In only a couple of weeks, Catholics in the United States will be going to the polls for the 2020 US election. In principle, Catholic bishops avoid instructing their flock for whom they should vote. Rather, as they did in their 2003 “Faithful Citizenship” statement, the bishops are solely concerned “to form the consciences of our people… [and] do not wish to instruct persons on how they should vote by endorsing or opposing candidates.” Catholic voters are tasked to “examine the position of candidates on the full range of issues, as well as on their personal integrity, philosophy, and performance.”

But how does one properly form one’s conscience or by what standard does one evaluate the candidates? This is where Catholic Social Teaching comes in. Over the past 140+ years, the Catholic Church has developed seven principles of Catholic Social Teaching. This article will briefly explore each principle, which will be bolded below.

These teachings are difficult to summarize neatly, and many good people will disagree on how they should be implemented. The teachings are going through ongoing development since the first social teaching encyclical in the 19th century by Pope Leo XIII – Rerum Novarum. Other key papal teachings include Pacem in Terris by St. John XXIII, Centesimus Annus by St. John Paul II, Deus Caritas Est. by Pope Benedict XVI, and Laudato Si by Pope Francis. The development of these teachings is a reflection of a deepening understanding of these ethical principles and the application of them to changing social conditions.

The primary principle in Catholic Social Teaching is the life and dignity of the human person. Every person is precious, and people are more important than things. One should measure the worth of something by whether or not it enhances or threatens the life and dignity of a human person. This is the foundation for our Catholic moral vision for society. St. Paul writes in Galatians, “There is neither Jew nor Greek, there is neither slave nor free, there is neither male nor female; for you are all one in Christ Jesus” (Galatians 3:28). The dignity of all humans must be protected. St. John Paul II wrote:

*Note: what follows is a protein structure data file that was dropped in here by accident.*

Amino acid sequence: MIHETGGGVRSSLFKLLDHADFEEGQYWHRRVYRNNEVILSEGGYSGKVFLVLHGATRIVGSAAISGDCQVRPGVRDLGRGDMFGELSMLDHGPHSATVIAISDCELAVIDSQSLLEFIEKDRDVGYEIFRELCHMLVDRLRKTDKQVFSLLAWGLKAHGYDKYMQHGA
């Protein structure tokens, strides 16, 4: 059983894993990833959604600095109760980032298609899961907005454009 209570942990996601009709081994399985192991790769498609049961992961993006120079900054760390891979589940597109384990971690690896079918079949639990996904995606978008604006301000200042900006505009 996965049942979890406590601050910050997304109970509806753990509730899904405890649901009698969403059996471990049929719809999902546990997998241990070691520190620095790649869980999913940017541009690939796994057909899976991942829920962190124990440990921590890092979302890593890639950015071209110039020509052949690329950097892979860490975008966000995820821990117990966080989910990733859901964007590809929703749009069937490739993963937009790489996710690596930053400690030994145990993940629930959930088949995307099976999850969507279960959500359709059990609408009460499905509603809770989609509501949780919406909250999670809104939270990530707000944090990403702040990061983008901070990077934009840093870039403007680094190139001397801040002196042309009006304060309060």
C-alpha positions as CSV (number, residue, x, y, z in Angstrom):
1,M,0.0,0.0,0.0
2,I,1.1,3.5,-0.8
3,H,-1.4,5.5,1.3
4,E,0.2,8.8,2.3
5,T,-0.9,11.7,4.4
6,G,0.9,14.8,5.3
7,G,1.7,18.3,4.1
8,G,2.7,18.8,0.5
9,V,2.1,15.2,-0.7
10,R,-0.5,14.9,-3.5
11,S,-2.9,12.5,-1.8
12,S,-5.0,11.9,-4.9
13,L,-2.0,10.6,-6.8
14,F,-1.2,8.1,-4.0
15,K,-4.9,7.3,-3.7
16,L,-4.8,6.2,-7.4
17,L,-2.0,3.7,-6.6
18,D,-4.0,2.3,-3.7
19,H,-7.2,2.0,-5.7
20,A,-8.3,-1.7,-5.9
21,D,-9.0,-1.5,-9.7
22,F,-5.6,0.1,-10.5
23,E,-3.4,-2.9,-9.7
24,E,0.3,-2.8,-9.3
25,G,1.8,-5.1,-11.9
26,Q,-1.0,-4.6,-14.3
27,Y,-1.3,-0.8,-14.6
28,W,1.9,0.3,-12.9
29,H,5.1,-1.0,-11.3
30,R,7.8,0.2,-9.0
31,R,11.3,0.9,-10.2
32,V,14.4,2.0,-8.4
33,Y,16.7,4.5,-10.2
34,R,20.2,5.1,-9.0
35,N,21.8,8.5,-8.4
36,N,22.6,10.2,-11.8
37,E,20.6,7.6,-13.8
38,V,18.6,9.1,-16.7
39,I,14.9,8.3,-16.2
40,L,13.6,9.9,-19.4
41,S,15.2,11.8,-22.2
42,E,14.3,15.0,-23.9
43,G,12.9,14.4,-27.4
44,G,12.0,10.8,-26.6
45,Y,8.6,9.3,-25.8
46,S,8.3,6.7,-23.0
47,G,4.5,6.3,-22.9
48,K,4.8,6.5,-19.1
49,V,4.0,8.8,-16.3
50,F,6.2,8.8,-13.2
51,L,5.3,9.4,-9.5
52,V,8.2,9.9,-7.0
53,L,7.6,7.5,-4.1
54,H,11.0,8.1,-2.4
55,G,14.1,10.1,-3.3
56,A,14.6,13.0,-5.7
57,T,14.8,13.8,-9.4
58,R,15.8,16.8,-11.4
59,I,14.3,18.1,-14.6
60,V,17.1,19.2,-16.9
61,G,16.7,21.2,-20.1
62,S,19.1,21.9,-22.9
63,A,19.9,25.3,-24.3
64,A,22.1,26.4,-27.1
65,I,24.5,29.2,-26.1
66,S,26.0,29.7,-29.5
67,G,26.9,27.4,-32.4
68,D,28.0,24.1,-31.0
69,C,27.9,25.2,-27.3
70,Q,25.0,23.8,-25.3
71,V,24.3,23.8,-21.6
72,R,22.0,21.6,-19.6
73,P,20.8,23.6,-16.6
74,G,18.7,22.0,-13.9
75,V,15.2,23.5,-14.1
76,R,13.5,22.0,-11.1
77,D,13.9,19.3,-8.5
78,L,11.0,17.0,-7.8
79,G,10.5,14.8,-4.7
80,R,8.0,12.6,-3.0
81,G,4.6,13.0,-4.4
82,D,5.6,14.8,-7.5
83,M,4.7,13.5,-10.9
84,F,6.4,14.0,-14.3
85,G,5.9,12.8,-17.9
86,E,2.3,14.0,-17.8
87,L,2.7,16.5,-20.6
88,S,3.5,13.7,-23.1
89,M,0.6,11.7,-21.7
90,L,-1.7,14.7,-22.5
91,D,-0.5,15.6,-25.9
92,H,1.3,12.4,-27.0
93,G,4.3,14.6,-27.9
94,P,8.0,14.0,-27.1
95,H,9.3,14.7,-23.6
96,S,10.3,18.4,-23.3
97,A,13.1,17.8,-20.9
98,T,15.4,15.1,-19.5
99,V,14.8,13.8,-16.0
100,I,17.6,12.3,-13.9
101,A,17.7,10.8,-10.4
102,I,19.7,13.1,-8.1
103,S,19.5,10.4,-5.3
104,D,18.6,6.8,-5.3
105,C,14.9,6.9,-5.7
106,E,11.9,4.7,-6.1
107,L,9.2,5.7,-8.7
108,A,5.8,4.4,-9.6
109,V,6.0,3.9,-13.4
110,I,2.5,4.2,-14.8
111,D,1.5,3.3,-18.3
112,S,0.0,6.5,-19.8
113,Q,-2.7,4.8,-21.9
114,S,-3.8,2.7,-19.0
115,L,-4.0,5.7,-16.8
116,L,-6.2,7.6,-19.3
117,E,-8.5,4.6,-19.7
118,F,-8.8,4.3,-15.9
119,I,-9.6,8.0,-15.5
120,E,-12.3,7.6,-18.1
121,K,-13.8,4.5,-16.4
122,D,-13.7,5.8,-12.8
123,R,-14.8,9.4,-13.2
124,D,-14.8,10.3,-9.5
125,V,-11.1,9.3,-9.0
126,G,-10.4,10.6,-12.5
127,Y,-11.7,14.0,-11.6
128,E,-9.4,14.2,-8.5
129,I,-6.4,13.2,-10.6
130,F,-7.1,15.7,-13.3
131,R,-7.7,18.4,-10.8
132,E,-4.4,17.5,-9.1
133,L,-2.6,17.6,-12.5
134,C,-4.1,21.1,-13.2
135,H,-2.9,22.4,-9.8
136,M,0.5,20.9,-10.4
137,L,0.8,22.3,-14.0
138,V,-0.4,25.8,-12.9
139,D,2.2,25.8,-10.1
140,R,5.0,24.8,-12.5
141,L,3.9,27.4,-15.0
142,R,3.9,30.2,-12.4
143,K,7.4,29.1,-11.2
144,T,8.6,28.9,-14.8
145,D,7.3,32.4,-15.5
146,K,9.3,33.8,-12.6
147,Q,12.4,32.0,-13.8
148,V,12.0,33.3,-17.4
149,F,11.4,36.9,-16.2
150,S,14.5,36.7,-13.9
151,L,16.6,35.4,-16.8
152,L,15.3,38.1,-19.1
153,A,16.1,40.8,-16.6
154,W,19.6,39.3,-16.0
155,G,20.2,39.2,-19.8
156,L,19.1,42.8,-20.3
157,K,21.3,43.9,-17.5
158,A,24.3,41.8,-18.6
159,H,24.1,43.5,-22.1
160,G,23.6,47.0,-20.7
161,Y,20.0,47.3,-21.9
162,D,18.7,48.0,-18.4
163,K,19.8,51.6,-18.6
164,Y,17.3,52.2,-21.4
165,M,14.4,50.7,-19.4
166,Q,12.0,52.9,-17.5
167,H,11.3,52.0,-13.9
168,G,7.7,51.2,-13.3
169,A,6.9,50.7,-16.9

“Every individual, precisely by reason of the mystery of the Word of God who was made flesh (cf. John 1:14), is entrusted to the maternal care of the Church. Therefore every threat to human dignity and life must necessarily be felt in the Church’s very heart; it cannot but affect her at the core of her faith in the Redemptive Incarnation of the Son of God, and engage her in her mission of proclaiming the Gospel of life in all the world and to every creature (cf. Mark 16:15).” – St. John Paul II, Evangelium Vitae, 3

The next key principle is the call to family, community, and participation. Indeed, how one organizes society directly affects human dignity and the growth of individuals. Some key beliefs include that (1) marriage and family are central and must be strengthened, (2) everyone has a right and duty to participate in society, and (3) one must seek the common good and well-being of all, particularly the poor and vulnerable. Pope Francis wrote in Laudato Si, 179, “Local individuals and groups can make a real difference. They are able to instill a greater sense of responsibility, a strong sense of community, a readiness to protect others, a spirit of creativity and a deep love for the land.”

Human dignity and community can only be protected by human rights. The third principle is that all people have rights and responsibilities. All humans have a fundamental right to life and to those things required for a life in keeping with human dignity. With these rights comes corresponding duties and responsibilities—to one another, to one’s families, and to the larger society. St. John XXIII wrote: